ARF: To what extent do you believe that AD is a genetic disease?

RT: I think for patients under the age of 60 that 5% or so is probably fully genetic. The toughest thing to do in that population is prove a sporadic case. You'll get a case, once in a while, that's 50 years old with AD and no apparent familial history but then if you sequence presenilin 1, in our experience, most cases we sequence, essentially all that are under age 50 year old at onset have a presenilin 1 mutation. Under 60, there is still a strong genetic component but not as much as with PS1. But basically, for cases under 60, (that's roughly 5% of AD and you have to watch out because people interchange "early onset" with 60 cut-off or 65 cut-off; with 65 as a cut-off that's about 15-17% of AD), just about all are genetic or "familial", with the latter defined traditionally as having two or more first-degree relatives who are affected. You can also define it in a single case as by seeing a presenilin mutation or some other early onset mutation. I tend to like to call the early onset cases where you only see one affected person with no family history a "singleton" rather than a "sporadic". "Sporadic" is a very big statement and usually not backed up.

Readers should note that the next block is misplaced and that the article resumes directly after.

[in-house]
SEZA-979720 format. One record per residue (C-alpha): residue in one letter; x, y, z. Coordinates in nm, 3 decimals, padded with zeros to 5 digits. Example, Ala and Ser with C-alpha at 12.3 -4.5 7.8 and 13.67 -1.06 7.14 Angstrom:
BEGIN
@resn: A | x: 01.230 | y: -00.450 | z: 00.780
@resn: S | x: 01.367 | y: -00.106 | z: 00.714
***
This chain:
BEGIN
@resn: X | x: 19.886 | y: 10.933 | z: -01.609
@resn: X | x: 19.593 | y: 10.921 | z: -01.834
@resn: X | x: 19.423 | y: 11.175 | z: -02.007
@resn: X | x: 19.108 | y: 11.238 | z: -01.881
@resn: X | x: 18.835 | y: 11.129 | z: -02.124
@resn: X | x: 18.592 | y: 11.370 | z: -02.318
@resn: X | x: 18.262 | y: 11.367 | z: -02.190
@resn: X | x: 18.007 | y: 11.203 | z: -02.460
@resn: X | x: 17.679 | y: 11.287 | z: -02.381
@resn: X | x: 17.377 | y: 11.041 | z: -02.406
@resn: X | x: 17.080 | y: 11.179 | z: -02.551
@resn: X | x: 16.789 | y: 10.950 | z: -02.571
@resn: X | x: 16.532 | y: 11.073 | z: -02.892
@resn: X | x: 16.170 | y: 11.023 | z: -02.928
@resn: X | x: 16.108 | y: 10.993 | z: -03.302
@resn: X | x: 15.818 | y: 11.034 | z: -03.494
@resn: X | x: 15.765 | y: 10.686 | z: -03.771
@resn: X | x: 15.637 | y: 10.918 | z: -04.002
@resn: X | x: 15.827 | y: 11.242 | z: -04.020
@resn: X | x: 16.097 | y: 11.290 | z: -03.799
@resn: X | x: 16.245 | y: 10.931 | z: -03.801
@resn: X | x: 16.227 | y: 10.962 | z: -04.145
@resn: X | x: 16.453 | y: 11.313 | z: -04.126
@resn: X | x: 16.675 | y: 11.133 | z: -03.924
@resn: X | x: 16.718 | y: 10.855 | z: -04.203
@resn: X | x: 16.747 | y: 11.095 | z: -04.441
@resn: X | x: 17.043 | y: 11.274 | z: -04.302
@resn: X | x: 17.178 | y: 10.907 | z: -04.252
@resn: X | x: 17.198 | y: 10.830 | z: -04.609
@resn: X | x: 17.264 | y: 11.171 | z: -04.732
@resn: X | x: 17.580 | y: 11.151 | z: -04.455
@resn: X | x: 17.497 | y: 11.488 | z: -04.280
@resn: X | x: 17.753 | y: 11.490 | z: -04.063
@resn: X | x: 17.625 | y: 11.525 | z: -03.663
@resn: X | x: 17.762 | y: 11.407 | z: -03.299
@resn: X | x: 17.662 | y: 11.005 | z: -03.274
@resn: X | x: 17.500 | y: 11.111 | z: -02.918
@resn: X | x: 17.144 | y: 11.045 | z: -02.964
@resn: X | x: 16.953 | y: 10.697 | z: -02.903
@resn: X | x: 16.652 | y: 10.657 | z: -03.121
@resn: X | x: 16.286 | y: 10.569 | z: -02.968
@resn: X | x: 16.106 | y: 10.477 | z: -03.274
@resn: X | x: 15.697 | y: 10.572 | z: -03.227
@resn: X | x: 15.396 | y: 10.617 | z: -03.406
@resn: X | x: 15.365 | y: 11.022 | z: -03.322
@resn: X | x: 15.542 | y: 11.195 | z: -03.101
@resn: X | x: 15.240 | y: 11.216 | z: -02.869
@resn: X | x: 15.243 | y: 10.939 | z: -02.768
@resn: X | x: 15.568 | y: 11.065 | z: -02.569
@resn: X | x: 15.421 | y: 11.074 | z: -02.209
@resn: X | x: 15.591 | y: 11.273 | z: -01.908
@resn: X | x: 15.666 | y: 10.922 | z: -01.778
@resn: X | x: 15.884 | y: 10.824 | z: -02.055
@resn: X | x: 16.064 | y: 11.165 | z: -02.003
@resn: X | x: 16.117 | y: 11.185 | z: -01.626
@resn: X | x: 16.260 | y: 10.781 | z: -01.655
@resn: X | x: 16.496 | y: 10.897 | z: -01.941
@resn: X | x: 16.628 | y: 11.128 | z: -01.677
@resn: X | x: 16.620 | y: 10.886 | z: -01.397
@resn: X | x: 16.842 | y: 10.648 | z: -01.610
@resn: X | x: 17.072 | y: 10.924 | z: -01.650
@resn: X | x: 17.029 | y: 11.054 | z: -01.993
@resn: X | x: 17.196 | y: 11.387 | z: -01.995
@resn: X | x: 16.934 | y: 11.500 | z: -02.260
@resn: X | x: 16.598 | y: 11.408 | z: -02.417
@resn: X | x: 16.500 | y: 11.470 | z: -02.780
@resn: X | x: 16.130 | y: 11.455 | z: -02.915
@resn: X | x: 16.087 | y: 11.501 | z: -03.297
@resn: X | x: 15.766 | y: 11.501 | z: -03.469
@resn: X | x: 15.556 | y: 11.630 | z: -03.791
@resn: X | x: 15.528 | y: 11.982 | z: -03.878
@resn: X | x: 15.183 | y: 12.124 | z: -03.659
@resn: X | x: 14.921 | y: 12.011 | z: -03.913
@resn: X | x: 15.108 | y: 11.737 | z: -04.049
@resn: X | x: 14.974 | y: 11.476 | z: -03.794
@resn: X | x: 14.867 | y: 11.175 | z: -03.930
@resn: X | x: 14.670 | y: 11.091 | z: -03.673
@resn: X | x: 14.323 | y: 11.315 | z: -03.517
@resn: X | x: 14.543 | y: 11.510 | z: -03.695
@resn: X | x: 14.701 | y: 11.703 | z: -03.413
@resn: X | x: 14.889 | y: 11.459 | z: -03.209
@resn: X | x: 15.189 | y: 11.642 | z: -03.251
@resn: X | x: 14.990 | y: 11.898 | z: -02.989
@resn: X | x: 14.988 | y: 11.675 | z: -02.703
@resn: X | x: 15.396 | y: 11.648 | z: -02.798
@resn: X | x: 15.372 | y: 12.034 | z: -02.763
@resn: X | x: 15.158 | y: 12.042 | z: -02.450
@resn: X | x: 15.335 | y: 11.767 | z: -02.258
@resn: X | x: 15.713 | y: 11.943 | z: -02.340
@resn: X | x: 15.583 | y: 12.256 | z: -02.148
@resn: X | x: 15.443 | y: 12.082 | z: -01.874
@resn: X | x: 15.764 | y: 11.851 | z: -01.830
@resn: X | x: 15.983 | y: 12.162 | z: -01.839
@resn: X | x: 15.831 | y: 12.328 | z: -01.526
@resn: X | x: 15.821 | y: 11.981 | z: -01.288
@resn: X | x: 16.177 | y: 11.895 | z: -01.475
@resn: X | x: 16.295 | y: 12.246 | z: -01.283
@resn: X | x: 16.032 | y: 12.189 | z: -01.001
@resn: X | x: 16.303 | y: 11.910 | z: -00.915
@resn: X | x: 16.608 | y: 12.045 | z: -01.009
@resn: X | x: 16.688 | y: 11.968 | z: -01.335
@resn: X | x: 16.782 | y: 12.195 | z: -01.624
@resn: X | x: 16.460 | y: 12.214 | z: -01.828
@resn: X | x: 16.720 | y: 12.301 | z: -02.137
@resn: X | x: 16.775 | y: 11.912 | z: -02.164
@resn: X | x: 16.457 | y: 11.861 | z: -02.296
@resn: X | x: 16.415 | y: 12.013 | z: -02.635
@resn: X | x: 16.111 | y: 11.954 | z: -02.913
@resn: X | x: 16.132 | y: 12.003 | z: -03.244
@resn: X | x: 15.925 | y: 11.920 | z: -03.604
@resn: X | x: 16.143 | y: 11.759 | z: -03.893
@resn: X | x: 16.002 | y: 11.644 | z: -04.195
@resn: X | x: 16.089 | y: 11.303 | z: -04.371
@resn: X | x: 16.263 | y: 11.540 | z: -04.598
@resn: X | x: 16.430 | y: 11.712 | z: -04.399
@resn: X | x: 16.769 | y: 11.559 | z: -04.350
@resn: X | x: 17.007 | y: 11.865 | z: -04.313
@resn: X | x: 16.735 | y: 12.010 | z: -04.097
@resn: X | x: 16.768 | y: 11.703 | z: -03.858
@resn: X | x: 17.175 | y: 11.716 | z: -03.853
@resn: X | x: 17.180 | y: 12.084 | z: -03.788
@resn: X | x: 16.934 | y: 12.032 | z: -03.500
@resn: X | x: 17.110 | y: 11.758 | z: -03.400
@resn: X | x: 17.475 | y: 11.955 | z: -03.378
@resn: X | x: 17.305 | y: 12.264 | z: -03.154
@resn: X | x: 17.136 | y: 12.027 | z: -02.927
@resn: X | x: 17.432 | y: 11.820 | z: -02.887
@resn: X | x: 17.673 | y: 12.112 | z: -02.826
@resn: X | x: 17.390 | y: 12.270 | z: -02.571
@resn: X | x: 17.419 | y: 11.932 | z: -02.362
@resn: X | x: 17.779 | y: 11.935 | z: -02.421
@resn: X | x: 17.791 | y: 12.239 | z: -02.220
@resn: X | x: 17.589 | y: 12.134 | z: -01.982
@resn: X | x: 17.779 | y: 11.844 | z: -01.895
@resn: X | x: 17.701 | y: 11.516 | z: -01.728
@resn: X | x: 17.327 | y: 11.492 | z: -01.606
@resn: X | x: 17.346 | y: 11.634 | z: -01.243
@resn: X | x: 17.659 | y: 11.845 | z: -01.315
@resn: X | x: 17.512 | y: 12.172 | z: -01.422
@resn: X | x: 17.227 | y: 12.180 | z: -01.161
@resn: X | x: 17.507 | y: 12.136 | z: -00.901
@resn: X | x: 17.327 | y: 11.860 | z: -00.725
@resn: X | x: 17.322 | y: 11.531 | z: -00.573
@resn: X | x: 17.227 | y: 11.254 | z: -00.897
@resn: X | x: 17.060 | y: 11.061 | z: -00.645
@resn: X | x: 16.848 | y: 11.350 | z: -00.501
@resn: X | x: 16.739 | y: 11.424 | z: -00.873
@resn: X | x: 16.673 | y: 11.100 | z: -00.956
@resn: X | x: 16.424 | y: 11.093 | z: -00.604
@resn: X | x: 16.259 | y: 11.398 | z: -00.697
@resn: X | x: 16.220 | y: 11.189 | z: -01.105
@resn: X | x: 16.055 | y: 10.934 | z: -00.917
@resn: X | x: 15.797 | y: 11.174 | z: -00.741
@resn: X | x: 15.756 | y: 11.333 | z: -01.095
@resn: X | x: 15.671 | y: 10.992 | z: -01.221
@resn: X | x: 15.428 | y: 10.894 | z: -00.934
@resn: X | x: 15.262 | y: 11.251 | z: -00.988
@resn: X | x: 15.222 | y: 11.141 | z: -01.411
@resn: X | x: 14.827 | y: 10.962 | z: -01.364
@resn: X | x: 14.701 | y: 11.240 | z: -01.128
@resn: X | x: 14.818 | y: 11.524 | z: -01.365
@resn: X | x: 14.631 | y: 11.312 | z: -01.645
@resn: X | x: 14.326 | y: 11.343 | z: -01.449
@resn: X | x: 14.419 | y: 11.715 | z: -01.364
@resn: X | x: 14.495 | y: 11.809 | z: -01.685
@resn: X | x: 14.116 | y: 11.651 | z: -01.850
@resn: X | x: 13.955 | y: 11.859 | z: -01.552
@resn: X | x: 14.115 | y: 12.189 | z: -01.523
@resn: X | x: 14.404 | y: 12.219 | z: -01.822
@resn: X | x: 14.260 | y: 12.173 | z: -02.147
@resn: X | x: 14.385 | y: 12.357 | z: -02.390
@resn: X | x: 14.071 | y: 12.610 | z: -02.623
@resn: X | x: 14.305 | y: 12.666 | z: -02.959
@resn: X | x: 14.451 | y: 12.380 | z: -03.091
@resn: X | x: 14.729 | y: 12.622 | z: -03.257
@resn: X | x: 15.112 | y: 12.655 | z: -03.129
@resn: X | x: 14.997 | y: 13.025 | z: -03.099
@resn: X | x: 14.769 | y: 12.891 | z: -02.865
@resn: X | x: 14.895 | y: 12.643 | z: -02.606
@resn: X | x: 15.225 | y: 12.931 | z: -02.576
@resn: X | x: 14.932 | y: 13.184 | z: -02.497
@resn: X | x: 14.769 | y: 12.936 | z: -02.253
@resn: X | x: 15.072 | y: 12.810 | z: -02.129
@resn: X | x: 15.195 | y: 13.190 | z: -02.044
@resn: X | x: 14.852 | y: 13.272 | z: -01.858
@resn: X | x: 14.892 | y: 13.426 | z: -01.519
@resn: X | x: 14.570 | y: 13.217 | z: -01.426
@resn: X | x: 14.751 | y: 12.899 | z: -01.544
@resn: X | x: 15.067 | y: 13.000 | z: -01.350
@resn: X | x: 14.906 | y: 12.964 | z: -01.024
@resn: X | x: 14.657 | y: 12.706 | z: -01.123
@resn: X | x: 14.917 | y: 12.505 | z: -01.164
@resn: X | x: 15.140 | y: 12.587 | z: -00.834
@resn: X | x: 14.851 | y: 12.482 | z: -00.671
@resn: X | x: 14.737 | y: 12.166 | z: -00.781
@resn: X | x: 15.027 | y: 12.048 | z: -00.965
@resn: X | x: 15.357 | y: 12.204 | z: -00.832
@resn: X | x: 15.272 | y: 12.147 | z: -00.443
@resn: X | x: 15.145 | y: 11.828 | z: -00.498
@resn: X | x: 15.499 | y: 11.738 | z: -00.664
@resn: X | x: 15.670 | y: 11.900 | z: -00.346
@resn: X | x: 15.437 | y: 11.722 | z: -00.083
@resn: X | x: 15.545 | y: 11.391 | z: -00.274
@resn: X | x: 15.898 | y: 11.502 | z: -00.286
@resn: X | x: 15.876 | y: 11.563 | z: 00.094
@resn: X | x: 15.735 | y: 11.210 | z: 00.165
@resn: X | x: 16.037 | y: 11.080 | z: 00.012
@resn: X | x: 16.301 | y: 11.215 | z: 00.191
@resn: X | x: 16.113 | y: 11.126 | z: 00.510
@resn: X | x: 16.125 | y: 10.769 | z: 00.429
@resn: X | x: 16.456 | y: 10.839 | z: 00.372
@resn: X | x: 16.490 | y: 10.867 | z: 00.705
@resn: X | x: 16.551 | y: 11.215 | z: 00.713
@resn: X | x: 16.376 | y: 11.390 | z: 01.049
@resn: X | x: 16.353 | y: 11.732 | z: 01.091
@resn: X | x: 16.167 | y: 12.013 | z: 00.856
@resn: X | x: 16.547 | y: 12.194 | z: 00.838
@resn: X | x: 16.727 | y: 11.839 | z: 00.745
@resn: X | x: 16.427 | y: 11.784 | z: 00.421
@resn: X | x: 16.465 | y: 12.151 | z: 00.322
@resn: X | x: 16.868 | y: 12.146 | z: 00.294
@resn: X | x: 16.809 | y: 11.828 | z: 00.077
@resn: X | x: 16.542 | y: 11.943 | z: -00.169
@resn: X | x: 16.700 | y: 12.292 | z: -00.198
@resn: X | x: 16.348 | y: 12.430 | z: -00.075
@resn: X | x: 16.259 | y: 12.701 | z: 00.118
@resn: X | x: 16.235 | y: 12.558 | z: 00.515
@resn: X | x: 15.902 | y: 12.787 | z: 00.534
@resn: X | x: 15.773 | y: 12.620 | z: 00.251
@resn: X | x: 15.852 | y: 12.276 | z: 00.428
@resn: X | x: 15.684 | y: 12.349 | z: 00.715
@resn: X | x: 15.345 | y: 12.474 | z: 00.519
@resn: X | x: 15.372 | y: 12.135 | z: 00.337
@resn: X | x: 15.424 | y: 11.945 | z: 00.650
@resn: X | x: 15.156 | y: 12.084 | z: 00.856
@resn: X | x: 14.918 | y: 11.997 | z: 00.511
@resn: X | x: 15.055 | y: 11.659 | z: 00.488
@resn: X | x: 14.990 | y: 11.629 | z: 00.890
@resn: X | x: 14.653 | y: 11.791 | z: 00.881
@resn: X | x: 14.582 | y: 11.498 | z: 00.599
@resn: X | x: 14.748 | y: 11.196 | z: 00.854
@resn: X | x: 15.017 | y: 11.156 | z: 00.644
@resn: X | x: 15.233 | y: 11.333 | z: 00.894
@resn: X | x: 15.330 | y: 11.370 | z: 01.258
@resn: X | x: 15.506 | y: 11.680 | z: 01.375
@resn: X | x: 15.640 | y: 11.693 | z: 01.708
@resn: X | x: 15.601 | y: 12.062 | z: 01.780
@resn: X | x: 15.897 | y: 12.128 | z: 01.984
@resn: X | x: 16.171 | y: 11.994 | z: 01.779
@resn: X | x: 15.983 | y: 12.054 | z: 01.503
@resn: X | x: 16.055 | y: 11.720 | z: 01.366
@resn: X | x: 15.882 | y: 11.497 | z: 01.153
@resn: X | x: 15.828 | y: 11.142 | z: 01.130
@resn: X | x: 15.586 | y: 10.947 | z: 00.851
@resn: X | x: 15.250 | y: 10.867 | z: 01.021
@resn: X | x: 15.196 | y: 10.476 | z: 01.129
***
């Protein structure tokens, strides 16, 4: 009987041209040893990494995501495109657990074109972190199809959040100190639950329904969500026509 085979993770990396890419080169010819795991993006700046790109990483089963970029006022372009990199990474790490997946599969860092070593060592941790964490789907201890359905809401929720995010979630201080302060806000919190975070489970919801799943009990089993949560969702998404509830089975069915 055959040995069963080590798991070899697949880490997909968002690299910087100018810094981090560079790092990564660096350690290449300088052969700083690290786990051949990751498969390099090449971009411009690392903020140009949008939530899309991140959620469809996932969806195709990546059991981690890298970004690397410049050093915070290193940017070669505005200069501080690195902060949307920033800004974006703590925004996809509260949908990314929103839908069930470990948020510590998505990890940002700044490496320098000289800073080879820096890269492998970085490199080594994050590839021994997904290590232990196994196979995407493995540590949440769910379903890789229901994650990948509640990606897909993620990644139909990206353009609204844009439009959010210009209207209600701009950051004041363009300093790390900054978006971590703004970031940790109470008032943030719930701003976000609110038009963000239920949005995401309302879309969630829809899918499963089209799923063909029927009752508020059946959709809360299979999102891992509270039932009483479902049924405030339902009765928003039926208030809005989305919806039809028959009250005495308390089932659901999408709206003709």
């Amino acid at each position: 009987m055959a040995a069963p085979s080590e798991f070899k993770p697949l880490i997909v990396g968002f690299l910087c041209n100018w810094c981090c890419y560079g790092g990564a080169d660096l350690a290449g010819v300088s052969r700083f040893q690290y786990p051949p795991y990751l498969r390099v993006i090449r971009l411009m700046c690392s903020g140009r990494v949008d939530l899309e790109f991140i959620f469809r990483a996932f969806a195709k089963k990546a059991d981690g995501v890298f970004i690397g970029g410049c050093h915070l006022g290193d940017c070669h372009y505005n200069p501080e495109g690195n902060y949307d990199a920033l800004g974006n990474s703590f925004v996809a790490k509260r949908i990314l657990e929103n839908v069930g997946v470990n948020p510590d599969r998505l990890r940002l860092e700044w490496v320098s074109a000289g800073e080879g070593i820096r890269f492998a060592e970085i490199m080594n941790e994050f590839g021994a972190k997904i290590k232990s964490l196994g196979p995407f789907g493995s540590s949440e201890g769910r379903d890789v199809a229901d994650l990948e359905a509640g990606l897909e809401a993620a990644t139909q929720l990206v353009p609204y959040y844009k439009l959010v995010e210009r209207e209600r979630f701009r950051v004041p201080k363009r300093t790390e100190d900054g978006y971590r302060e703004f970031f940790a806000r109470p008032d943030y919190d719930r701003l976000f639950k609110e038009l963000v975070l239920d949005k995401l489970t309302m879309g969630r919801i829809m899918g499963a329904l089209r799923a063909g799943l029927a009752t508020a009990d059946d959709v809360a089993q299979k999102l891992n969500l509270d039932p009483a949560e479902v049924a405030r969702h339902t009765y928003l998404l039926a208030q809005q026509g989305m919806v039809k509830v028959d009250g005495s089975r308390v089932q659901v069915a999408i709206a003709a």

ARF: Because it implies a mechanism that is somehow different....?

RT: Yeah, it implies that this was truly out of the blue. Somehow the guy just got AD and it had nothing to do with genetics. And I think, in that same vein, that even in the later onset cases, It will be difficult to show that a case was completely sporadic without the influence of at least one or a handful of genetic risk factors. One person in response to certain insults may get the disease by 70 whereas another person with the same insults might not get the disease until 90. That's probably a genetically predisposed case. And we have to think more along the lines of not only how many genetic risk factors and whether AD is genetic or not, but also what are the different types of genetic risk factors and how do they interact and work together to determine overall accumulated risk of the disease. Some risk factors may only affect whether you're going to get the disease or modify some other cause of the disease, genetic or environmental. Others might simply influence progression or your age of onset.